LITTLE ROCK, Ark. (AP) — Dozens of gay couples, some of whom waited in line overnight, received licenses to marry from county clerks Monday, May 12, while lawyers for the state of Arkansas asked its highest court to suspend an order gutting a constitutional amendment that bans same-sex marriage.
“When we heard the news in Arkansas, we had to jump in the car to get here,” 51-year-old Shelly Butler of Dallas said shortly before receiving the first license in Little Rock, the state’s largest city. Butler met her partner, 48-year-old Susan Barr, at Southern Arkansas University in 1985. They arrived at the courthouse at 6:30 a.m. and were allowed to go to the front of the line because Butler has muscular dystrophy and is in a wheelchair.
“I am just in shock, I think. You go from being so private and hidden to such a public display of commitment. It’s just so nice,” Barr said.
Pulaski County Circuit Judge Chris Piazza tossed out Arkansas’ gay marriage ban after business hours Friday, May 9, setting up Monday’s run on courthouses in Little Rock and Fayetteville as same-sex marriage arrived in the Bible Belt. As he arrived at work Monday, Piazza walked up to a colleague performing same-sex weddings in the courthouse rotunda and shook his hand. Piazza declined to talk to reporters.
“I have already spoken my opinion,” Piazza said.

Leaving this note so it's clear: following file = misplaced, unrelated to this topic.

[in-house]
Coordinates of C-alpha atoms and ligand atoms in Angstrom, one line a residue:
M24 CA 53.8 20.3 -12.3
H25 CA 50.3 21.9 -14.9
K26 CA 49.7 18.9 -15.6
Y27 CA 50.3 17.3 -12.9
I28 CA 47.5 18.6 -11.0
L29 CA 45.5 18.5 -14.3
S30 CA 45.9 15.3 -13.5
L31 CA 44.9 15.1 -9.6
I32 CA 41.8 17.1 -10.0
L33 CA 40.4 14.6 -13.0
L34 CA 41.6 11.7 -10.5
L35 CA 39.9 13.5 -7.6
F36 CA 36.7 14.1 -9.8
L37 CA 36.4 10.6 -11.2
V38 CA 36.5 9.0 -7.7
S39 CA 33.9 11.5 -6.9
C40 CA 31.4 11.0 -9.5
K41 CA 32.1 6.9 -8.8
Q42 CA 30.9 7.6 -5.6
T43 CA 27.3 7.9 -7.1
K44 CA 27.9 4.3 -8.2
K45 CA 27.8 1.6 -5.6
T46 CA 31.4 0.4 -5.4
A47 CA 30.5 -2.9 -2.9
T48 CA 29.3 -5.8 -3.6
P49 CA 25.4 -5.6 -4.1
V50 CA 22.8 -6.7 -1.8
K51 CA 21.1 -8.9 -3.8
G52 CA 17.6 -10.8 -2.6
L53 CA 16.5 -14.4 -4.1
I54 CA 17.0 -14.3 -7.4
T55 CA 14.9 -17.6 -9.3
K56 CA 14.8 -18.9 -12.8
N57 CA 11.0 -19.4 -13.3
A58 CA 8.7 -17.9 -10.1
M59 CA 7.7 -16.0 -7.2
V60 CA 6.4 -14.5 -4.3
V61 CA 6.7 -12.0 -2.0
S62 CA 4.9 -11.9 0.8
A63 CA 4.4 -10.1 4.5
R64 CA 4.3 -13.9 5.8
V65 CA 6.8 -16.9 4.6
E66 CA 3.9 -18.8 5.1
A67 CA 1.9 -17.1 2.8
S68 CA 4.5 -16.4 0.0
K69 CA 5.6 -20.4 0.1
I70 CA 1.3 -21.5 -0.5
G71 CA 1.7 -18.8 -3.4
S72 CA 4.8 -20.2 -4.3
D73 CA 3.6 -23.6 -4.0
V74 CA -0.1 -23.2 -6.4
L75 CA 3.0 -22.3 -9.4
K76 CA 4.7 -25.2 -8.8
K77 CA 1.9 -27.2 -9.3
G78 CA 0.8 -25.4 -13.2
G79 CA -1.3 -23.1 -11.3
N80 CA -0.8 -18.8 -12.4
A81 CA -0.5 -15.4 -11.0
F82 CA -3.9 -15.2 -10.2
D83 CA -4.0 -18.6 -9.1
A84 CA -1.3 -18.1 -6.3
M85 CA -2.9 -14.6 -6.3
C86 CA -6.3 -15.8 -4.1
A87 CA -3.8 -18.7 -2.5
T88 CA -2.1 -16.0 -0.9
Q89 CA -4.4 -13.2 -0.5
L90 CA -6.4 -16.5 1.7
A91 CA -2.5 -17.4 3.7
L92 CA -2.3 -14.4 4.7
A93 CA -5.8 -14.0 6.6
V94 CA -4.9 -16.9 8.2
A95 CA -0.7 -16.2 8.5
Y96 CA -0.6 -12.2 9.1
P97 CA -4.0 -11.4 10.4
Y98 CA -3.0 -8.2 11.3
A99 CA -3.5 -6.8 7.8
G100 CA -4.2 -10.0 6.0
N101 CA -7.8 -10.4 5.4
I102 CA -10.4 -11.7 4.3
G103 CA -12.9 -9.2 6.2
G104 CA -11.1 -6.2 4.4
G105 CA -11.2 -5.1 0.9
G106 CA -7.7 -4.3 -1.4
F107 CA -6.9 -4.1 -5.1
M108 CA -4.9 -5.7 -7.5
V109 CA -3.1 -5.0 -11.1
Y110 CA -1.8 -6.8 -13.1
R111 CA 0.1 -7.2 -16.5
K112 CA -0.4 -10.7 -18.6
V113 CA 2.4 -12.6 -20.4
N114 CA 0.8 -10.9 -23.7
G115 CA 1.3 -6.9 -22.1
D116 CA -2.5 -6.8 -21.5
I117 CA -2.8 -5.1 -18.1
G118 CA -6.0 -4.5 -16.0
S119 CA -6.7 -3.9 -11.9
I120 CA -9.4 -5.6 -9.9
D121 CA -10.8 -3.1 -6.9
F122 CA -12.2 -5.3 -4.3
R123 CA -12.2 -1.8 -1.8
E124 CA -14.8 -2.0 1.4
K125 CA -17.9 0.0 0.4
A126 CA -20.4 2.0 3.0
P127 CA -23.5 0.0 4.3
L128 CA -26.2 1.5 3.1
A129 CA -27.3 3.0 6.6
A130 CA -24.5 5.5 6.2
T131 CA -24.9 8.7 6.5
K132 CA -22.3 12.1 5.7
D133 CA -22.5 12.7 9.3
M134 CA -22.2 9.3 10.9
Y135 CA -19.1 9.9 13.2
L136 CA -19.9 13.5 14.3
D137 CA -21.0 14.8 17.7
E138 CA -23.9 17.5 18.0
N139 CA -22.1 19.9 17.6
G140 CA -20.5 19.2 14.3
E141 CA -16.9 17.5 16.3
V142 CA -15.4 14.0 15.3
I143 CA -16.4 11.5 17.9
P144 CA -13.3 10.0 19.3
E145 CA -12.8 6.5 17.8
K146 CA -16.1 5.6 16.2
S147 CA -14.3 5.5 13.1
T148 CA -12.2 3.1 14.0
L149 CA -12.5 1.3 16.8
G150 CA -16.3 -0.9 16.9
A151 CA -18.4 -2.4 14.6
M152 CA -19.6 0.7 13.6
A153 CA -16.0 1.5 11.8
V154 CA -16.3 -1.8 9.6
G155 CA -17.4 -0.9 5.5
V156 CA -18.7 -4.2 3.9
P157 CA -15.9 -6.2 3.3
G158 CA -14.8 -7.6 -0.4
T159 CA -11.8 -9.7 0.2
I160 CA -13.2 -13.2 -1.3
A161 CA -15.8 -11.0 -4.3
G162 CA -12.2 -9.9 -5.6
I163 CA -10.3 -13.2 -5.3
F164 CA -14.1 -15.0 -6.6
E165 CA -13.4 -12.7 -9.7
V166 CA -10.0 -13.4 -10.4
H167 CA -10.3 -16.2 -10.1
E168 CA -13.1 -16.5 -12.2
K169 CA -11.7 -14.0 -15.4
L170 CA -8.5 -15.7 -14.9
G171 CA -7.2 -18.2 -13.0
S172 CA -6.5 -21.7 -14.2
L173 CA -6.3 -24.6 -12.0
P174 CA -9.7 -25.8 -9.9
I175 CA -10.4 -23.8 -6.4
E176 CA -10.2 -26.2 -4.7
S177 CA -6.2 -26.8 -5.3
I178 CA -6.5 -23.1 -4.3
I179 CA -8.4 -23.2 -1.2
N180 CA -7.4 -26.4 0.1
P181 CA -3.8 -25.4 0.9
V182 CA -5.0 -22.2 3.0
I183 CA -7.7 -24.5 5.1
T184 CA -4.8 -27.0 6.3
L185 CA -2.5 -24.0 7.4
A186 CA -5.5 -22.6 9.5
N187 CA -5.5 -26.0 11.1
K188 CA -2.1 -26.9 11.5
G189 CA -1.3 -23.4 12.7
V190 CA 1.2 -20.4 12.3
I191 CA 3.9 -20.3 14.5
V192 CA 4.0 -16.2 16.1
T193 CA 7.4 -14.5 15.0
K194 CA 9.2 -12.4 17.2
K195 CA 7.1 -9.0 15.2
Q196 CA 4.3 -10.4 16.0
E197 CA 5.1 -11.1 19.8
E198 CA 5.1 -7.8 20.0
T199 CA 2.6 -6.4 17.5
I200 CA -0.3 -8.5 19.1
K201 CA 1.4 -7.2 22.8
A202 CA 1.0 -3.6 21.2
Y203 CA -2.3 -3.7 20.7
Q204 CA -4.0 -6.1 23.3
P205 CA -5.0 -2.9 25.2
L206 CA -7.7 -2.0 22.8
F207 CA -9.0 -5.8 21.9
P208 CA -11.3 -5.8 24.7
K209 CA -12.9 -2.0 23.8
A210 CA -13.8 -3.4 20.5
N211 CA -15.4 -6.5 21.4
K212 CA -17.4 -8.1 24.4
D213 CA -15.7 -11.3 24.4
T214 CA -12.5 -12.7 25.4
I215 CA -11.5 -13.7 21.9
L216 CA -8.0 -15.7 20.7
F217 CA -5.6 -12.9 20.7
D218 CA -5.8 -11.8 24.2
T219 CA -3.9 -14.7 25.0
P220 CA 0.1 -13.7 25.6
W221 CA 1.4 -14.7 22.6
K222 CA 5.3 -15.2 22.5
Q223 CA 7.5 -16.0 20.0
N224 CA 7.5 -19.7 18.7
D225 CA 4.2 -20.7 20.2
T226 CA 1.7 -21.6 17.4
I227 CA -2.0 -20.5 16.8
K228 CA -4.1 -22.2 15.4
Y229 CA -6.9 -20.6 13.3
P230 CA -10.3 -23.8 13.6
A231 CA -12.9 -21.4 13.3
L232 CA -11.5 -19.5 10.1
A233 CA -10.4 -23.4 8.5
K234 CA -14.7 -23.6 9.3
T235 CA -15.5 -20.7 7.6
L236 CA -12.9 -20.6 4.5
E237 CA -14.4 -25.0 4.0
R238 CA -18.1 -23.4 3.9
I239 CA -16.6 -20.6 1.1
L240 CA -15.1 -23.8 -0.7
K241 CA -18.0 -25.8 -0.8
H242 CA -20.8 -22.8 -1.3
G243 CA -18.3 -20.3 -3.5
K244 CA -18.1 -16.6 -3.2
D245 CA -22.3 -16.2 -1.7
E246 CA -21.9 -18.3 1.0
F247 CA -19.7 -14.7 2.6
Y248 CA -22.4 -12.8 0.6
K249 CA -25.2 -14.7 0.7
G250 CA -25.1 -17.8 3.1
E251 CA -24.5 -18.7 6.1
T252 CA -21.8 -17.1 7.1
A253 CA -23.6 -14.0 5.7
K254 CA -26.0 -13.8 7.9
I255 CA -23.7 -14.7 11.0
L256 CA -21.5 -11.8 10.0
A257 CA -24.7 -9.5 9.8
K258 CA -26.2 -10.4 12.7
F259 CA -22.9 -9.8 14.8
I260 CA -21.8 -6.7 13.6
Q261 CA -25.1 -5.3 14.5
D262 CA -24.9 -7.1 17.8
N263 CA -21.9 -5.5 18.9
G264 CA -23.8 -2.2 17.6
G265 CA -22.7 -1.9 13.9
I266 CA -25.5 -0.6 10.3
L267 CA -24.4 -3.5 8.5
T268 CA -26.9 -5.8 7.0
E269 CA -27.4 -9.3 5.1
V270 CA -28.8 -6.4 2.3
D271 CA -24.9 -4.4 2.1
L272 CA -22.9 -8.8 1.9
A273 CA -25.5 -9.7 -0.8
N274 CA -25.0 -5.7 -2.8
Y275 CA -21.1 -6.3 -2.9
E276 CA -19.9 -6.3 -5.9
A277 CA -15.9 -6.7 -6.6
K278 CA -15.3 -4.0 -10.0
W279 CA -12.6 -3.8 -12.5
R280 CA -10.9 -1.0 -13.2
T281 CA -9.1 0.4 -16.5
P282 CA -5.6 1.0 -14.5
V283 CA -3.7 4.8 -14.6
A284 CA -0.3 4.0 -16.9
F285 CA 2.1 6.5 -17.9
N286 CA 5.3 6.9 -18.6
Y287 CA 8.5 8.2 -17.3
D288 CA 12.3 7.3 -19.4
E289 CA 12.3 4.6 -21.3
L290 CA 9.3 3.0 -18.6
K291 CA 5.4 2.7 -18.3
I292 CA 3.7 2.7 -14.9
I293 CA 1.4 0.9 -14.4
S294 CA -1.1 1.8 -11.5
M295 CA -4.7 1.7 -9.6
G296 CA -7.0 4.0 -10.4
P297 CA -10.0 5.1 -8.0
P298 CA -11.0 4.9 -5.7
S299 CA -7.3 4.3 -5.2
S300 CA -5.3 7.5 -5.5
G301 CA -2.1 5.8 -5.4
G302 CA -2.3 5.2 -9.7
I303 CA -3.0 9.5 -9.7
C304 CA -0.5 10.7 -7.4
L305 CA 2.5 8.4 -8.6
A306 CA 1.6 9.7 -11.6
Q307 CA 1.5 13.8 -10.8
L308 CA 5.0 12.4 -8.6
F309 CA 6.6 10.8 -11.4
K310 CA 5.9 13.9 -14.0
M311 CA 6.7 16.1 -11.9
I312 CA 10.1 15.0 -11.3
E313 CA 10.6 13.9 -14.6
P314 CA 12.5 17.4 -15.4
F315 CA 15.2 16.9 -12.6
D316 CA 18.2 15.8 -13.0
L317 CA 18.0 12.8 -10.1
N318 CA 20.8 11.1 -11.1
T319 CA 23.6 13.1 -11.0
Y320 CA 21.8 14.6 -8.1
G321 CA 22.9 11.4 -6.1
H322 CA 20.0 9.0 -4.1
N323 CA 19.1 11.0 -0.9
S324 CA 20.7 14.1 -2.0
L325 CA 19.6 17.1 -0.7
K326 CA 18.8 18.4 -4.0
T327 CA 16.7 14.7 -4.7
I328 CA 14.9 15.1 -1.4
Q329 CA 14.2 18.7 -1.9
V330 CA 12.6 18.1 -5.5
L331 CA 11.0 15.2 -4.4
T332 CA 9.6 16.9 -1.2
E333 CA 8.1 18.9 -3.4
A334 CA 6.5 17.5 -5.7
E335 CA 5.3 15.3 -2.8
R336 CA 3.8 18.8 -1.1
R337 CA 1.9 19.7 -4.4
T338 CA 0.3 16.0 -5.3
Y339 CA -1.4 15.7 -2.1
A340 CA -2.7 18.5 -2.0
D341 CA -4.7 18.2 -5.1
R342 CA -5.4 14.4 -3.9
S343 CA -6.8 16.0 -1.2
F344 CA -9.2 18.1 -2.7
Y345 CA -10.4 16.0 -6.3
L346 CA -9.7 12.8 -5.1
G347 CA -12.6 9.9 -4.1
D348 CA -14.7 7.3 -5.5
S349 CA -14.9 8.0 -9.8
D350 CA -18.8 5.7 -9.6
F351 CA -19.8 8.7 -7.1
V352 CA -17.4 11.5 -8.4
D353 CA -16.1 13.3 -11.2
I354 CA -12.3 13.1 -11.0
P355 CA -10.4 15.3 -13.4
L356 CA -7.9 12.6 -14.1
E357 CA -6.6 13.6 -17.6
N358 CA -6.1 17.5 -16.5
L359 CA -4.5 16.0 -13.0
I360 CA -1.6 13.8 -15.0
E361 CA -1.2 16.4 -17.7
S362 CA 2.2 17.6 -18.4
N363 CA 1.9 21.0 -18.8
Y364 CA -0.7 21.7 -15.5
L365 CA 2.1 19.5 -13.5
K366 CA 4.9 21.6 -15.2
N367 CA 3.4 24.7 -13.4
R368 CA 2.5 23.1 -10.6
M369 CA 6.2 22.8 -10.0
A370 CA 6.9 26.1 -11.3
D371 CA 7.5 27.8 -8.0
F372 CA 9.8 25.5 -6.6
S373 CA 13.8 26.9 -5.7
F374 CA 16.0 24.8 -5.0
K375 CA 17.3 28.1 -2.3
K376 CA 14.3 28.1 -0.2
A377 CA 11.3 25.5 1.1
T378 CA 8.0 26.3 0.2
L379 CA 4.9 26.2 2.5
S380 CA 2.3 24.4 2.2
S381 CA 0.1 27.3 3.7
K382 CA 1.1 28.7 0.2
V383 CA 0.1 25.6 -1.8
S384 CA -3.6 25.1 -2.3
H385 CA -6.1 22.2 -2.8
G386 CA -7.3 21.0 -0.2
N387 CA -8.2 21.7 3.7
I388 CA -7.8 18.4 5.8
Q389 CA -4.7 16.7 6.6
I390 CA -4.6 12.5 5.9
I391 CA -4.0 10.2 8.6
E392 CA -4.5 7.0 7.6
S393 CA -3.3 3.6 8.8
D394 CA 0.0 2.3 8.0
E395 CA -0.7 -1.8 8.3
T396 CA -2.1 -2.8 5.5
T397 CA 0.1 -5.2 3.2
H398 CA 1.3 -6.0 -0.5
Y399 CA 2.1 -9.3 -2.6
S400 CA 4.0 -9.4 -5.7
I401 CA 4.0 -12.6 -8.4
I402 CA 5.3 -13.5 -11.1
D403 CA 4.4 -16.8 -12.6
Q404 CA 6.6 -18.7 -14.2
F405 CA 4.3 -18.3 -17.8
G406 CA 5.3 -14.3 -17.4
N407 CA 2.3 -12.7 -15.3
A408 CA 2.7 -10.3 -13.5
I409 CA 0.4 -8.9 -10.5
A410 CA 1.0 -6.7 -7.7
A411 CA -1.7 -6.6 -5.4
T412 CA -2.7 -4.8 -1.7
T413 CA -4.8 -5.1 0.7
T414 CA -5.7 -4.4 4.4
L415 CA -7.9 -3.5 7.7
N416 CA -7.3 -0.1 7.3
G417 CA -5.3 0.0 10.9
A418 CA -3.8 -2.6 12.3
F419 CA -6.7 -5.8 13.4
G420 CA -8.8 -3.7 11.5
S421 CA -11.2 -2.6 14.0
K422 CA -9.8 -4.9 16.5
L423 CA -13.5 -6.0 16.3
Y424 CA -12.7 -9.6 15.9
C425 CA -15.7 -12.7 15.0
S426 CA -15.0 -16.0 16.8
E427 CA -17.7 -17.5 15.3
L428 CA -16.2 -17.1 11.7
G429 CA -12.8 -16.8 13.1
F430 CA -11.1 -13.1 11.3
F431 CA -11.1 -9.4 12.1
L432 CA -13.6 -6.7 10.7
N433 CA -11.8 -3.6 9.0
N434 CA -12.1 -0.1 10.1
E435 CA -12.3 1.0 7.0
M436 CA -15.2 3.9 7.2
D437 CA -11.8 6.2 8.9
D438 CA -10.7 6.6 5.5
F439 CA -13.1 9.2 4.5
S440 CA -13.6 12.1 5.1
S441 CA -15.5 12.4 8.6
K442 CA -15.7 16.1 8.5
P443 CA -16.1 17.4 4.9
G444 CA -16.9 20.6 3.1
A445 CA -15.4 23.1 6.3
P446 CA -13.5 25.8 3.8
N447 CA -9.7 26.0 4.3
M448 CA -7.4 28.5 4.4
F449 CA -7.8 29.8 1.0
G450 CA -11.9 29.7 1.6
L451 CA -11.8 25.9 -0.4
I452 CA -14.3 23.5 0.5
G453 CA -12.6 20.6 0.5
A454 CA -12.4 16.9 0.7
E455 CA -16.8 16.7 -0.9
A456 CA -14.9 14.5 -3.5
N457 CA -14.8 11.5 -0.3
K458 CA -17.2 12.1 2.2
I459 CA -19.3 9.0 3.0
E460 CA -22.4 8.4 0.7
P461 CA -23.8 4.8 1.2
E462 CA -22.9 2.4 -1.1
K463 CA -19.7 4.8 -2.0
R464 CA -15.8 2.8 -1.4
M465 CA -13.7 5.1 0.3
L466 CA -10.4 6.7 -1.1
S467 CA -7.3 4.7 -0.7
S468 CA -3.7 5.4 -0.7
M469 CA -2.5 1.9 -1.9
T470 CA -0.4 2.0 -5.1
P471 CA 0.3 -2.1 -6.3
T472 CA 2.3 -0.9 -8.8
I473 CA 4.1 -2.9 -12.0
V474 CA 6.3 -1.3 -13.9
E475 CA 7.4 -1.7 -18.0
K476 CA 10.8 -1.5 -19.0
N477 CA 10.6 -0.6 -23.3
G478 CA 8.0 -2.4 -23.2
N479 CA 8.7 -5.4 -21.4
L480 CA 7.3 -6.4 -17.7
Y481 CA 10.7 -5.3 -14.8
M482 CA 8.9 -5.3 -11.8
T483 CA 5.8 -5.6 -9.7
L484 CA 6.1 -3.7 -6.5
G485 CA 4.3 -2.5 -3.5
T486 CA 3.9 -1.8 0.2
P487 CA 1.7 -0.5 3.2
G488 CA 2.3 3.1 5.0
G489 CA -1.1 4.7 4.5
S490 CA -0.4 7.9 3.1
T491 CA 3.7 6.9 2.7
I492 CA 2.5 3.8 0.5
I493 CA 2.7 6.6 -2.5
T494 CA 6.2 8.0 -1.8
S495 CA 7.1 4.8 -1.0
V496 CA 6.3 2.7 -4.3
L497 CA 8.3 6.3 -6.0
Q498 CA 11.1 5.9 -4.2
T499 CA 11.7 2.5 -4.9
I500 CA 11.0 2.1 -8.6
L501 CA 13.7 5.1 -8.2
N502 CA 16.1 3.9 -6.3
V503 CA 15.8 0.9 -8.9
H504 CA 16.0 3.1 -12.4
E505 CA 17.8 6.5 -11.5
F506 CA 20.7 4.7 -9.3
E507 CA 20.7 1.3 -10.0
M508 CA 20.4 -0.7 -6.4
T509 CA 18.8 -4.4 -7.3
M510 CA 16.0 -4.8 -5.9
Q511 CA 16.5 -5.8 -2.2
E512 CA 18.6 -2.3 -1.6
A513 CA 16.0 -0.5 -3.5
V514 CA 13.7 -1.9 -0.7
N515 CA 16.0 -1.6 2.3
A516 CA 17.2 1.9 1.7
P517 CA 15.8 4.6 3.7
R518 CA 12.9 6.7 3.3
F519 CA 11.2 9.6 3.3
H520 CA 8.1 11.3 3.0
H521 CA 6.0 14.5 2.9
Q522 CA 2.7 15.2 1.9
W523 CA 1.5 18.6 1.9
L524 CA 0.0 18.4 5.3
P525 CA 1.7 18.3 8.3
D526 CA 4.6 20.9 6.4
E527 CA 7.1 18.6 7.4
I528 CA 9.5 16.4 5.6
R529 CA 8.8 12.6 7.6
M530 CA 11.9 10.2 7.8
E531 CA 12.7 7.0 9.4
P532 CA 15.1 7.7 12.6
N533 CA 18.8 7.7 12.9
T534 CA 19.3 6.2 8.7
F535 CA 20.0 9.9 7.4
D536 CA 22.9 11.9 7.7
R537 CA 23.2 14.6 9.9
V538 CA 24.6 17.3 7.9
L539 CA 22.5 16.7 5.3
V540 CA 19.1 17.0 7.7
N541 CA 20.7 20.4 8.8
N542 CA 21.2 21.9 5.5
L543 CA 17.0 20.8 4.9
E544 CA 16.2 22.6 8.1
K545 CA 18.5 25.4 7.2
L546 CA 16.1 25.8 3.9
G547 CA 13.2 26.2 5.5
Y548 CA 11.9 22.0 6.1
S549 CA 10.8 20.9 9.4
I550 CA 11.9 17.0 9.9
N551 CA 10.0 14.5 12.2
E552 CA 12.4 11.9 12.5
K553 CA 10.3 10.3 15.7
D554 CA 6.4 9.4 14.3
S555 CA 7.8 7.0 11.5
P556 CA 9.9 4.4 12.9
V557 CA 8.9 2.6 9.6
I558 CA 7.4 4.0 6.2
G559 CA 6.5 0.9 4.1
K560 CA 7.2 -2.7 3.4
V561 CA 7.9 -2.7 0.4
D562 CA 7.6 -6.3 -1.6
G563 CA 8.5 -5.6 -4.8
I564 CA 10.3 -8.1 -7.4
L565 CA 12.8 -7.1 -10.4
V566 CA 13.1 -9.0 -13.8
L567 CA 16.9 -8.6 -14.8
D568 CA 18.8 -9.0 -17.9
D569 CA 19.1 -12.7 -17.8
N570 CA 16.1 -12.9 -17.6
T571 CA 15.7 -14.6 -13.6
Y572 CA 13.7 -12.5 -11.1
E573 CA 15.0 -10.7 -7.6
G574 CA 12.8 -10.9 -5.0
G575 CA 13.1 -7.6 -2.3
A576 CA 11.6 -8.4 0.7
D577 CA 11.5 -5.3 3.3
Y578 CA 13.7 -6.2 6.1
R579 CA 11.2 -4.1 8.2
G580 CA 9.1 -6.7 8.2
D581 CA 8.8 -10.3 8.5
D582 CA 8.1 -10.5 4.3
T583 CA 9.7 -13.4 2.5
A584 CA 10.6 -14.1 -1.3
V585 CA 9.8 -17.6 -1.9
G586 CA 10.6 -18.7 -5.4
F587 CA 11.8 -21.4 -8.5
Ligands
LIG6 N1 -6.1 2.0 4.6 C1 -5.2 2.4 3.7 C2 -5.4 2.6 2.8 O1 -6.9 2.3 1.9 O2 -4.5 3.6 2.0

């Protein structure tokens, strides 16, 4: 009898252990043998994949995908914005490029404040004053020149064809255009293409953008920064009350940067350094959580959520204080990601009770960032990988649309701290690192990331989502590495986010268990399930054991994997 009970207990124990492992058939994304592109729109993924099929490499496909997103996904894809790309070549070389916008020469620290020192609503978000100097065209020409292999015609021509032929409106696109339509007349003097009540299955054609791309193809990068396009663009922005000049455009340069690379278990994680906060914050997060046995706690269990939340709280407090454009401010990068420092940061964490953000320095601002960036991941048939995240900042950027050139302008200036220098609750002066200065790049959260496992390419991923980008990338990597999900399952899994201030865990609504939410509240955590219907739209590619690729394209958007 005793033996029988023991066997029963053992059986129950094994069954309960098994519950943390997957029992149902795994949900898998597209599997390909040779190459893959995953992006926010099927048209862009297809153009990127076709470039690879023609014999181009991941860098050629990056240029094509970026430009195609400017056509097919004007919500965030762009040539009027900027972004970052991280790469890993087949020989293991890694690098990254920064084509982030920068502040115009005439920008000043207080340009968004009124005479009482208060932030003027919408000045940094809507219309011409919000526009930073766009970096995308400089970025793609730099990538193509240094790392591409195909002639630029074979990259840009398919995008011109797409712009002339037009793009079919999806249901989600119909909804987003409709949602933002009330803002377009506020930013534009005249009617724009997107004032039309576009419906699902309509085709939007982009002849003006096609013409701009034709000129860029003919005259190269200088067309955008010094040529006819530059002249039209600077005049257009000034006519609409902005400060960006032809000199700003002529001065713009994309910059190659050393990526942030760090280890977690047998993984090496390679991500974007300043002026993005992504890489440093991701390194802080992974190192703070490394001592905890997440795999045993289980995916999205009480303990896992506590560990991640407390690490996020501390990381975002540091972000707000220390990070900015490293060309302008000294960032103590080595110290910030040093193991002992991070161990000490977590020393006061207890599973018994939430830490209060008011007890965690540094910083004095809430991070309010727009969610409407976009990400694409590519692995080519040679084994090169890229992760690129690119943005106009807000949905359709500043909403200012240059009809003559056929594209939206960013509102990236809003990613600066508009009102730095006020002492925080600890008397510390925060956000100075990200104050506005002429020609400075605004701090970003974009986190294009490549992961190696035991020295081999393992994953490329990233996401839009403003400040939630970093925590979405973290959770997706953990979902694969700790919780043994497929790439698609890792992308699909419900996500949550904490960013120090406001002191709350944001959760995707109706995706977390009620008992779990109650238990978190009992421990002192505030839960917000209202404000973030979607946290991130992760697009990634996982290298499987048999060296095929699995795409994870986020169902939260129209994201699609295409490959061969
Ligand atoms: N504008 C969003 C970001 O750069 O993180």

Attorney General Dustin McDaniel, who recently said he supported gay marriage but would defend the ban, filed paperwork Monday morning formally asking the state Supreme Court to temporarily set aside Piazza’s ruling.
The U.S. Supreme Court last year ruled that a law forbidding the federal government from recognizing same-sex marriages was unconstitutional. Using language similar to that from the Supreme Court, state and federal judges nationwide have struck down other same-sex marriage bans and ordered states to recognize same-sex marriages from other states.
Federal judges have ruled against marriage bans in Michigan, Oklahoma, Utah, Virginia and Texas, and ordered Kentucky, Ohio and Tennessee to recognize same-sex marriages from other states.
In all, according to gay-rights groups, more than 70 lawsuits seeking marriage equality are pending in about 30 states. Democratic attorneys general in several states — including Kentucky, Nevada, Oregon, Pennsylvania and Virginia — have declined to defend same-sex marriage bans.
Fifteen same-sex couples received licenses in Eureka Springs on Saturday, May 10, but outside Carroll County clerks in many of the state’s other 74 counties said they wanted further guidance from a higher court.
“With all due respect to the Third Division Circuit Court of Pulaski County, a circuit court does not establish or strike down statewide law,” Faulkner County Attorney David Hogue said in a statement Sunday, May 11. “That would be the role of the State Supreme Court.”
Pulaski County drew one protester dressed all in white.
“Marriage is between a male and female. … These are the words of the almighty God. Woe unto you, said the Lord,” Larry O. Walker shouted outside the courthouse 75 minutes before the first license was issued.
Pulaski County Circuit Judge Wendell Griffen, whom Piazza met on his way into the courthouse, said he married three couples in the first hour after the clerk’s office opened.
“It’s the right thing to do. I am a minister. I am a judge. I am ordained to celebrate commitments in marriages and I have believed for a long time that my faith compels,” Griffen said. “This is the love of God joining with the love of people.”